Punjab and Haryana High Court has quashed the sacking order issued by the District Judge Karnal against a Clerk with disability (Locomotor disability due to Cerebral Palsy).
Is this matter, the petitioner - an educated and brilliant young man with disability had on his own merit cleared the recruitment test to the post of Clerk in the District & Sessions Court, Karnal, Haryana, India. The petitioner cleared written test, general knowledge and the proficiency test in operation of computers and also the computer practical test and personal interview. The competent medical authority had also declared the petitioner as a case of cerebral palsy (100% handicapped) and fit for office work under the handicapped category before joinning the government service. Thus out of the 71 advertised posts, only 63 candidates were selected and the petitioner, as per his merit, was placed at Sr.No. 26. and accordingly appointed to the post of Clerk on 23.10.2010.
However, within two months of joining the District & Sessions Judge, Karnal, vide an order dated 5.2.2011 terminated the services of the petitioner stating therein that his services are no longer required. The stand taken by the respondent was that the services of the petitioner have been terminated as per the terms of his appointment letter, according to which the petitioner was appointed purely on temporary basis and was kept on probation for a period of two years. As per Clause 4 of the appointment letter, the services of the petitioner could be terminated at any time without assigning any reason and without prior notice. As the petitioner was unable to perform any kind of office work with his own hands and of his own, he being suffering from cerebral palsy, he could not be continued in service. As per the respondents, petitioner is unable to perform any work on the computer and, therefore, faced with this situation, the services of the petitioner have been dispensed with as per the terms of his appointment without casting any stigma on him. The respondent also submitted that the officials in the office of District and Sessions Judge have been helping the petitioner at every step and at every moment still he was unable to do any office work and, thus, respondent was left with no option but to take a decision to dispense with the services of the petitioner in the interest of office administration.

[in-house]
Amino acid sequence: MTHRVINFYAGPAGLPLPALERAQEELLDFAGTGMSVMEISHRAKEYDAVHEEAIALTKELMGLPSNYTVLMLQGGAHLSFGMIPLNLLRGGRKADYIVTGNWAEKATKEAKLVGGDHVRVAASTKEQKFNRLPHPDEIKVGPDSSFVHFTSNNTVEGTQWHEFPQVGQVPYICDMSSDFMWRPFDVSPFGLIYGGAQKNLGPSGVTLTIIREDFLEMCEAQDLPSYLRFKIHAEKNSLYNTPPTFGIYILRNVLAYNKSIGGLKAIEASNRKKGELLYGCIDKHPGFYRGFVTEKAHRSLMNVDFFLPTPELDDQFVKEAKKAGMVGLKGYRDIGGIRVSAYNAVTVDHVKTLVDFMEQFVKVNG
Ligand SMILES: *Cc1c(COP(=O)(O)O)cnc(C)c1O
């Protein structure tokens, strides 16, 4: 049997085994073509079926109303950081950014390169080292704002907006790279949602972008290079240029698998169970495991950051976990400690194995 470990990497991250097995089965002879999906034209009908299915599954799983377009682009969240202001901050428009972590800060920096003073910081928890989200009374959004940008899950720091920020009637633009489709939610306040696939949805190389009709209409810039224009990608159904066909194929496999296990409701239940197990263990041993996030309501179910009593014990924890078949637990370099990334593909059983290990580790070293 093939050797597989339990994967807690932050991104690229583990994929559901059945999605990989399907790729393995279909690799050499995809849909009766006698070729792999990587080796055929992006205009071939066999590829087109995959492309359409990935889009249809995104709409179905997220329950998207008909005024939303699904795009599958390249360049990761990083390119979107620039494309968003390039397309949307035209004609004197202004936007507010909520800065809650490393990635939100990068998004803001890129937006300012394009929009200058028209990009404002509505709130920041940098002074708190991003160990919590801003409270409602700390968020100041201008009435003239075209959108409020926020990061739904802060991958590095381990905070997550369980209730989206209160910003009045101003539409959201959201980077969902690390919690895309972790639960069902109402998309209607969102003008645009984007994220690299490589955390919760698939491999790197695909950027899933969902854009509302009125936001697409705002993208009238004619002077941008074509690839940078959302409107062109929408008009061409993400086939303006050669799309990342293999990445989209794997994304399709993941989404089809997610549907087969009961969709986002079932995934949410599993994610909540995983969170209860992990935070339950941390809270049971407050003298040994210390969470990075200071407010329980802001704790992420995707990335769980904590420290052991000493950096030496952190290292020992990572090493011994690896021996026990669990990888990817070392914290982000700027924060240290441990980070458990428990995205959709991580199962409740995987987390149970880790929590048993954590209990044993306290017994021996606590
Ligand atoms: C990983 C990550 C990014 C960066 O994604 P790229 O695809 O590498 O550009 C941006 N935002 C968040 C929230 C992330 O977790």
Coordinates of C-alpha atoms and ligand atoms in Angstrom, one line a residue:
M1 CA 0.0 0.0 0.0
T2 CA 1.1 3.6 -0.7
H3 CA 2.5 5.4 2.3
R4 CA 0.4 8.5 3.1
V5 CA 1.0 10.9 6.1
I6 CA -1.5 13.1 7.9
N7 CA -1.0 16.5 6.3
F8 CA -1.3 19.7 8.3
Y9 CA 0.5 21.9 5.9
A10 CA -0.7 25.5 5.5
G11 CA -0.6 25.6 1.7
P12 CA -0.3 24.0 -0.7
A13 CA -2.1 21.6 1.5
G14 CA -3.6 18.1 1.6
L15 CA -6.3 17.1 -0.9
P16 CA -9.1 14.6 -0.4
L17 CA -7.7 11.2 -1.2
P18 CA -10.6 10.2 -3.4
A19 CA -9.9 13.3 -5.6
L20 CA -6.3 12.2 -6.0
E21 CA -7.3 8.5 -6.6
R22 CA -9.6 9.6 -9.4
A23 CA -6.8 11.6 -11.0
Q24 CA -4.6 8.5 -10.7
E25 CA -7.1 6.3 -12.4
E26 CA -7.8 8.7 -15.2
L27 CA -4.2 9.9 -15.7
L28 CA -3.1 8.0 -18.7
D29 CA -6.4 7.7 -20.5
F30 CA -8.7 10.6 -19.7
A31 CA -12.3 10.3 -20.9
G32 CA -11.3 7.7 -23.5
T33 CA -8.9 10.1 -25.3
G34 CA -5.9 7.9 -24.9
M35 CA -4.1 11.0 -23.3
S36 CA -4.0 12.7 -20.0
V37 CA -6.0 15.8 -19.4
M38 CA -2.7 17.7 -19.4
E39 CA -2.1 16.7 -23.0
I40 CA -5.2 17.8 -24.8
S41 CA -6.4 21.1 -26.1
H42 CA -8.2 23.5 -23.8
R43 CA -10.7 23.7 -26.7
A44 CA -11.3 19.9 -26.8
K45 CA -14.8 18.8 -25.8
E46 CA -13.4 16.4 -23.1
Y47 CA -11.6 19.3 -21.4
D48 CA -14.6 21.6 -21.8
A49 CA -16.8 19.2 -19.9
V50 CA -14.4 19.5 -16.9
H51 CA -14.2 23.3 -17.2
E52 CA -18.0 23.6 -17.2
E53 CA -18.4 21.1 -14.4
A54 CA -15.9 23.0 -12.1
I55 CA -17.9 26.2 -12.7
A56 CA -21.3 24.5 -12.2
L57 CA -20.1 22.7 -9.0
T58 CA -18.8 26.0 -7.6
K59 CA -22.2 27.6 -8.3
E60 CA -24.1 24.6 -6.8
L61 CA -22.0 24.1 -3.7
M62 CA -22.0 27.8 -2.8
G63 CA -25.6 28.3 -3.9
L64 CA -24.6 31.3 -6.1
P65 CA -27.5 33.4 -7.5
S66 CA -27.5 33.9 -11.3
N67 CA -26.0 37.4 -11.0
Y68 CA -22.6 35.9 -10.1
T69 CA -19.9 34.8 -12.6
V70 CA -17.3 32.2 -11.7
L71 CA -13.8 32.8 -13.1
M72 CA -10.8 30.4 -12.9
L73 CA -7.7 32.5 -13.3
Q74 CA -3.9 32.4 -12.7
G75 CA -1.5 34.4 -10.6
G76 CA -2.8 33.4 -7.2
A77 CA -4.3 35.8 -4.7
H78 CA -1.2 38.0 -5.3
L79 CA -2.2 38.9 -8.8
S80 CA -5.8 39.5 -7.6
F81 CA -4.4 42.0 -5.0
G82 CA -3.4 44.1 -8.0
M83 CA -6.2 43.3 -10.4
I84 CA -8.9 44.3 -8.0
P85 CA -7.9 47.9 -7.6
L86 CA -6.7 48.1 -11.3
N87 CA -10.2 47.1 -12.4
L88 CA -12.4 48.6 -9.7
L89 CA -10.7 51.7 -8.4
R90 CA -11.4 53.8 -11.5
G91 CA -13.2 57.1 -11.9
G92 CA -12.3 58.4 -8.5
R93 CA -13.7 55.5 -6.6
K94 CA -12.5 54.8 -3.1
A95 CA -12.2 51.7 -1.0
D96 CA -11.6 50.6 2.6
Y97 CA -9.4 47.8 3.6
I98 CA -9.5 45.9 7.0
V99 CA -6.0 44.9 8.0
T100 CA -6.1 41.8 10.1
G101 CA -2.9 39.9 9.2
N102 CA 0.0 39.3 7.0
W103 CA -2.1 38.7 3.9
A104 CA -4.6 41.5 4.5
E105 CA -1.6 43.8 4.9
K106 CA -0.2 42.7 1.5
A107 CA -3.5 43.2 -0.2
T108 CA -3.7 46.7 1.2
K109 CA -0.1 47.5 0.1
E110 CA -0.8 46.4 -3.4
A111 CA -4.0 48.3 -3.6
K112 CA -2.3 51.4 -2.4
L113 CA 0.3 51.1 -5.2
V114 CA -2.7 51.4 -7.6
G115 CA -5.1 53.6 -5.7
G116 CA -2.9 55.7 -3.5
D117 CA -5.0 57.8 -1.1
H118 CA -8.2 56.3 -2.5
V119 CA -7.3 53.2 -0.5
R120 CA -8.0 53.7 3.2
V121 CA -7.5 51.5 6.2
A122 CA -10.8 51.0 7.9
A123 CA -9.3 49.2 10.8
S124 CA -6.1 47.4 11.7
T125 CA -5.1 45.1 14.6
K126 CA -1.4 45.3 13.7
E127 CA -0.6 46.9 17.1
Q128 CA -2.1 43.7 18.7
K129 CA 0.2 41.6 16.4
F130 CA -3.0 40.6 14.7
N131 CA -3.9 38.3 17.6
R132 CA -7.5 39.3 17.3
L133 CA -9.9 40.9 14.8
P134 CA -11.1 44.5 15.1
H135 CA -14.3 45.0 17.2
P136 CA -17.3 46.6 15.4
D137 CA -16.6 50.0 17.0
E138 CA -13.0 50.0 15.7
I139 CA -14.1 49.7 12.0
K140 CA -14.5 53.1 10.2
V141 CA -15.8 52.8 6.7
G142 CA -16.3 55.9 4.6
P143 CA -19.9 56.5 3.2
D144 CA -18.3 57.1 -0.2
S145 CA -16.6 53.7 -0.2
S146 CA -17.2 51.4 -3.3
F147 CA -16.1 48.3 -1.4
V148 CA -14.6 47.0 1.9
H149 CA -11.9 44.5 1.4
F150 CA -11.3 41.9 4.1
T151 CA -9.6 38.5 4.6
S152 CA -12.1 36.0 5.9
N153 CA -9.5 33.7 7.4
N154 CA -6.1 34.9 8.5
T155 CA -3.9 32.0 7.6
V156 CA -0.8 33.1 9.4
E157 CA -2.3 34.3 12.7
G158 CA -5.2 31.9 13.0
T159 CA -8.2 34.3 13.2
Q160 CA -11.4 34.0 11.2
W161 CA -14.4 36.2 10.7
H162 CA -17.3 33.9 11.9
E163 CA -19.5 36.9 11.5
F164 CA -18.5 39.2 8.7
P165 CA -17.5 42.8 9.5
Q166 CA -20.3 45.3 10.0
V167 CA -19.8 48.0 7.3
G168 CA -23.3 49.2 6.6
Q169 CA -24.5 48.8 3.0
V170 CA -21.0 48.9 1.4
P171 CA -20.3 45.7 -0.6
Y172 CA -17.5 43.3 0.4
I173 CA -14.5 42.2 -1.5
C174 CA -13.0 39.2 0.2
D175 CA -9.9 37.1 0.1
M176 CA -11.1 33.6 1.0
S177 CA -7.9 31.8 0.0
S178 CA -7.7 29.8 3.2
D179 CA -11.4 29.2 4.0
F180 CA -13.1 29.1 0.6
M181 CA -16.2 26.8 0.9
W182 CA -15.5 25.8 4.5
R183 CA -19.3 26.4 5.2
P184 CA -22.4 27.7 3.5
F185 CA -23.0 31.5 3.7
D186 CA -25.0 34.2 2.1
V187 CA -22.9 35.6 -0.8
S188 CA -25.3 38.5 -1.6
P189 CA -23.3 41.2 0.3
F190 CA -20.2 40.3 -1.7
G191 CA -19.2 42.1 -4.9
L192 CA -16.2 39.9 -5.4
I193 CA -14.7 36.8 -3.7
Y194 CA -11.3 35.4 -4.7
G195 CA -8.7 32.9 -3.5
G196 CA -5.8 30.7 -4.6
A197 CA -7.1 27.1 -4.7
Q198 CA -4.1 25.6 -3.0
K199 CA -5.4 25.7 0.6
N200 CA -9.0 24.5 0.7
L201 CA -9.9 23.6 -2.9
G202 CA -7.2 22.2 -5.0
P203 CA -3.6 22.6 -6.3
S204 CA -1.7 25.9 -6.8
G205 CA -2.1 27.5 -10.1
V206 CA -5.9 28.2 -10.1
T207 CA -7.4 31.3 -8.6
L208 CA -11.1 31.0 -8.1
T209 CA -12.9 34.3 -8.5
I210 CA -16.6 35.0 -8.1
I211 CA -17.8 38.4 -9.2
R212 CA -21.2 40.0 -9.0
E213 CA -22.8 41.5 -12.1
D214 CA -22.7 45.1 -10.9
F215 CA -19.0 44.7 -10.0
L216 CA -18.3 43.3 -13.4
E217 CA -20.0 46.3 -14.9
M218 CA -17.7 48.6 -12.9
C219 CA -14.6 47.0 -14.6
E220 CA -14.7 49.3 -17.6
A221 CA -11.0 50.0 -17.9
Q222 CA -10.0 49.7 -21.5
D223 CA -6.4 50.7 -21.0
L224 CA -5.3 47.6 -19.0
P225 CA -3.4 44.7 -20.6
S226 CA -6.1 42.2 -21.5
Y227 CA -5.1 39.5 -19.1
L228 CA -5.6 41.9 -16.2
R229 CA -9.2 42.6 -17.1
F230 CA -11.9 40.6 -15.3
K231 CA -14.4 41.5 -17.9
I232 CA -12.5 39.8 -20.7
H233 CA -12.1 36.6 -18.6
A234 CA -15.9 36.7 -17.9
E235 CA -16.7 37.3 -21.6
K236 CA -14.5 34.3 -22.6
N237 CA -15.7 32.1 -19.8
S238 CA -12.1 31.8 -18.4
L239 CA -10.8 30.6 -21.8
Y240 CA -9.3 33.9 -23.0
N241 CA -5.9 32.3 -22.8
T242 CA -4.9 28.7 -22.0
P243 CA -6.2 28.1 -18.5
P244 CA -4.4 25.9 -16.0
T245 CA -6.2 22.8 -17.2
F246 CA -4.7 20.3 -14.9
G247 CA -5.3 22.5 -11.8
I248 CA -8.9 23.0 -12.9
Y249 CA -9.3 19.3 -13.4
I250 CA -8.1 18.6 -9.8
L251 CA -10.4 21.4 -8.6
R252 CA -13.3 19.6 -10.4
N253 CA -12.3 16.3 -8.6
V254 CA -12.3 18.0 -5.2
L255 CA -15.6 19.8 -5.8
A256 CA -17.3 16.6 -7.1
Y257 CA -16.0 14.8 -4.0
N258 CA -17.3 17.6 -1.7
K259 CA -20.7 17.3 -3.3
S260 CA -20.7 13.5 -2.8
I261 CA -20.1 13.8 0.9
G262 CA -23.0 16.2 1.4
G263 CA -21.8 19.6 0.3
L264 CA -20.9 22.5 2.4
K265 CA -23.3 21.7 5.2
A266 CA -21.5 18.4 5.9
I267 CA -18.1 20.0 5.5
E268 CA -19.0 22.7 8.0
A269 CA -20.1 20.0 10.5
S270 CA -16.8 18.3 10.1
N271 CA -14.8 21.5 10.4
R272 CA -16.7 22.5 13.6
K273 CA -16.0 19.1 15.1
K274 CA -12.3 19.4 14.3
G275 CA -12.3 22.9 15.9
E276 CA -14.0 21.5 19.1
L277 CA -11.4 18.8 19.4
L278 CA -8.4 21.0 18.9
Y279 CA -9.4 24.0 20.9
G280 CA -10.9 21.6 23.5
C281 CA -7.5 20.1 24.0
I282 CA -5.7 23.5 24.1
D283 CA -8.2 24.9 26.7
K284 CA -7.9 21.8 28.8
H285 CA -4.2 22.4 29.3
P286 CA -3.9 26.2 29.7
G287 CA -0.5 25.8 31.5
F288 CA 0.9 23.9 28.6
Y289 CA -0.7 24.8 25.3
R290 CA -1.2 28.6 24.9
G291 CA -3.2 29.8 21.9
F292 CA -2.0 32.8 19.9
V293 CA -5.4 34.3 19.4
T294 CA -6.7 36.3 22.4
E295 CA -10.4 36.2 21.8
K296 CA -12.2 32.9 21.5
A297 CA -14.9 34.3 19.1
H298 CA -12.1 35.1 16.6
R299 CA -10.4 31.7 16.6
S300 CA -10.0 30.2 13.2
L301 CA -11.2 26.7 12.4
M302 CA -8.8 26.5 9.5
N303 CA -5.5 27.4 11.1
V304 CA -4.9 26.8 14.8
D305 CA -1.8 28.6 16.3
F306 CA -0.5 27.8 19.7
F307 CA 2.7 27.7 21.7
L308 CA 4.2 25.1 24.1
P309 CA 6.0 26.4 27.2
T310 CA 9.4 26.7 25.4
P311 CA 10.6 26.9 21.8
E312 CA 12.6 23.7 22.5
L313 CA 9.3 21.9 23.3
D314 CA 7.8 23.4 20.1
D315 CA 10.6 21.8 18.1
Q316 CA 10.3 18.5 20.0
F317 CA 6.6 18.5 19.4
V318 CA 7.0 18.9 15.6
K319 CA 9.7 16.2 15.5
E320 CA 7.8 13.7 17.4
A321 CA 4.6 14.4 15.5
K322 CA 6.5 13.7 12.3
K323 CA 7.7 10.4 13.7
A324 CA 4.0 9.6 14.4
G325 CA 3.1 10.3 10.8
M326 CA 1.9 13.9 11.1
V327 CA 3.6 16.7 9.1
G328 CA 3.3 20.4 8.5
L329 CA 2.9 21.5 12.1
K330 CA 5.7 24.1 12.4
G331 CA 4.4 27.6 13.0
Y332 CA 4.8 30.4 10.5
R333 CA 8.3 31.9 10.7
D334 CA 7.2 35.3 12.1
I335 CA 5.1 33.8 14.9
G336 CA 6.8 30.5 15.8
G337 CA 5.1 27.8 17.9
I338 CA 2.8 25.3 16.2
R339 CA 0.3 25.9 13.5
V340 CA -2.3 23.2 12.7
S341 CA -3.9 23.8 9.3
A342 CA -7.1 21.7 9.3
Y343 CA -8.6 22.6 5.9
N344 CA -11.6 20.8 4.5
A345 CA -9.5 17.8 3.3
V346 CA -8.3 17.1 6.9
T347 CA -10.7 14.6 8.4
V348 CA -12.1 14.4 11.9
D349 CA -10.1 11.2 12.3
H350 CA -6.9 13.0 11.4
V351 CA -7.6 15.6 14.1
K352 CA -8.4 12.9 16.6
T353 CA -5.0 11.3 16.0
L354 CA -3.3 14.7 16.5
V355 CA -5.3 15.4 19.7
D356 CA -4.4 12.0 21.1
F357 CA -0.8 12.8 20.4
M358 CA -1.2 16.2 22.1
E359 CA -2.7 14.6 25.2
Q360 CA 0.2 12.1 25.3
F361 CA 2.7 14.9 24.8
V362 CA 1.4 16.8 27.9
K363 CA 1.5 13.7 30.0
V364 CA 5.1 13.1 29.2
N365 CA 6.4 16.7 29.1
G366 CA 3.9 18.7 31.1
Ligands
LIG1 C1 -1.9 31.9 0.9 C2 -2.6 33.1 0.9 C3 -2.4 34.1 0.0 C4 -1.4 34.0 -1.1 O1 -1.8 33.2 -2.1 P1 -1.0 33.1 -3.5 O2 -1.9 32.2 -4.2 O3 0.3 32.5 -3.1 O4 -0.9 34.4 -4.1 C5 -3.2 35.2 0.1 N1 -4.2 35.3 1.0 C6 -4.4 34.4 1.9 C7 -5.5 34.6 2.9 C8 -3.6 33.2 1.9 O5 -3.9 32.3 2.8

While referring to the Supreme Court judgment in Syed Bashir-ud-din Qadri's case, Justice Masih asserted that “such cases have to be handled with sensitivity and not with bureaucratic apathy". The Hon'ble SC in the above case had laid down that the beneficial piece of social legislation is to enable persons with certain forms of disability to live a life of purpose and human dignity. Such type of cases have to be handled with sensitivity and not with bureaucratic apathy and when person has been found to be fit and suitable for a post, which has been identified and reserved for a particular category, the employee cannot be terminated and efforts be made to provide a congenial atmosphere to the said employee keeping in view his disability and mechanical orders should not be passed in a routine manner.
The court concluded that the "petitioner may be slow in handling the computer but could perform the duties on a computer and can be assigned such a task, which can be handed over to him in the office primarily relating to computer. The detail of the Sections where the work is done on computers, has been given in the replication, which indicates that there are plenty of places where the petitioner can easily be accommodated where he can perform his duties as a Clerk in the light of his qualifications while keeping in view his capacity, capability and competence. With same support, encouragement and cooperation, this Court is quite sure that the petitioner would be able to perform his duties and the object of the Disability Act would be given effect to in true spirit."